Codecs Package

Codecs Package

YouTube

YouTube

Multimedia Applications
You get the always-excellent VLC media player, Rhythmbox, Brasero, GNOME MPlayer and a few other multimedia applications bundled with Linux Mint 10. If you need more be sure to hit the Software Manager. There are a total of 75 packages available there, probably far more than anybody will ever really need on their system. But if you want to install them all, have at it.

Multimedia Applications

Multimedia Applications available in Software Manager.

Problems & Headaches
I’m very happy to report that I didn’t run into any noticeable problems with Linux Mint 10. It ran very well for me. I didn’t see slowdowns, application crashes or any noticeable bugs. However, there were a few known problems listed on the Linux Mint site that you might want to be aware of:

Splash screen resolution
If the boot sequence only shows dots and no logo, you can make it look better by following these instructions.

Moonlight
Moonlight was removed from Linux Mint because of a bug that made Firefox crash. The bug was fixed upstream and you can install the Moonlight plugin from the project’s website.

Upstream issues
Linux Mint 10 is based on Maverick Merkaat. Make sure to read the known issues related to this release.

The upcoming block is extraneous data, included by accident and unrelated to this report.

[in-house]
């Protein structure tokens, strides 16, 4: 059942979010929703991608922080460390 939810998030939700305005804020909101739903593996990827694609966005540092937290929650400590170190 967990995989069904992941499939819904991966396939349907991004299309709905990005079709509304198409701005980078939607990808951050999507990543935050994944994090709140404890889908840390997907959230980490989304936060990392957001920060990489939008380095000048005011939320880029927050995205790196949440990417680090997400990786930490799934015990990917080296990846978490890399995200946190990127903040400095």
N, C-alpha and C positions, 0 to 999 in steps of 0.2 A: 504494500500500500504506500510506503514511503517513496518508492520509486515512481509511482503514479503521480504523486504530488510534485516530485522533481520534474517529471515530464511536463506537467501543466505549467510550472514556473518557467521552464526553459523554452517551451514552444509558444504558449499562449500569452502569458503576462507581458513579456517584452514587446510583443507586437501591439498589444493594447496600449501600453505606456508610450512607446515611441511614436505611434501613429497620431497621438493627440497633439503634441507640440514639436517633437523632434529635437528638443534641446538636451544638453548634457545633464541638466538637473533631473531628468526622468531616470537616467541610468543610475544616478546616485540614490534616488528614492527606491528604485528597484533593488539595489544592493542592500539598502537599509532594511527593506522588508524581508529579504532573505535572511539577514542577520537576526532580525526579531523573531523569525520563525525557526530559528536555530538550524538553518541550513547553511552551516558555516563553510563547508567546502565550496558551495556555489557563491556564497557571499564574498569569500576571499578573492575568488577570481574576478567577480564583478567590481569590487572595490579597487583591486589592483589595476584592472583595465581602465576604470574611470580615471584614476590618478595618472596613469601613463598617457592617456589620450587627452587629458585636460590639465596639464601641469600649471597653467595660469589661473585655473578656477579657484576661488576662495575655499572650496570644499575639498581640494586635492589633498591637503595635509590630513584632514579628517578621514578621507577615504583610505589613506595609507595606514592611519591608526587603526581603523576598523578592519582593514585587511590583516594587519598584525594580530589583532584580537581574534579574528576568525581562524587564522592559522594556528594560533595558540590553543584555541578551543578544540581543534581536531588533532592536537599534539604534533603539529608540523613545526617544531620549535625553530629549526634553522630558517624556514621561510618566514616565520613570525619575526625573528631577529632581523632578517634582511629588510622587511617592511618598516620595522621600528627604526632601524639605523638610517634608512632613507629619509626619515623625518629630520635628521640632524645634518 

Where To Get Help
Please take a moment to register for the DLR forum (registration takes less than a minute and you can login with your Facebook account if you want); everybody is welcome. You are welcome to post a message in the Linux Help section and we’ll do our best to point you in the right direction. The forum contains discussions about Linux, but also many other topics. Please stop by and say hello when you have a chance.

Drop by the forum to get help, talk about Linux or just hang out.

You might also want to check out the Linux Mint Forums and Community Site.

Final Thoughts & Who Should Use It
Once again, the Linux Mint developers take an already great distro and added a few more things that make it even better. One of the things I always hate when writing about Linux Mint is that I hardly ever find things to complain about, and so it is again with this release.

Linux Mint 10 renews Linux Mint’s place at the very top of the desktop distro heap. To put it bluntly, it doesn’t get much better than this if you want to run Linux as your desktop OS.

If you haven’t tried Linux Mint before, then you’re in for a real treat. If you’re a current Linux Mint user, I recommend that you consider upgrading to Linux Mint 10. You can find upgrade instructions here.

Linux Mint 10 is well suited for beginners, intermediate and advanced Linux users.

Click to the next page to view the full gallery of Linux Mint 10 screenshots.

What’s your take on this distro? Tell me in the comments below. Visit the DLR forum for more discussions. Visit JimLynch.com for opinion columns.

Summary Table:

Product: Linux Mint 10
Web Site: http://www.linuxmint.com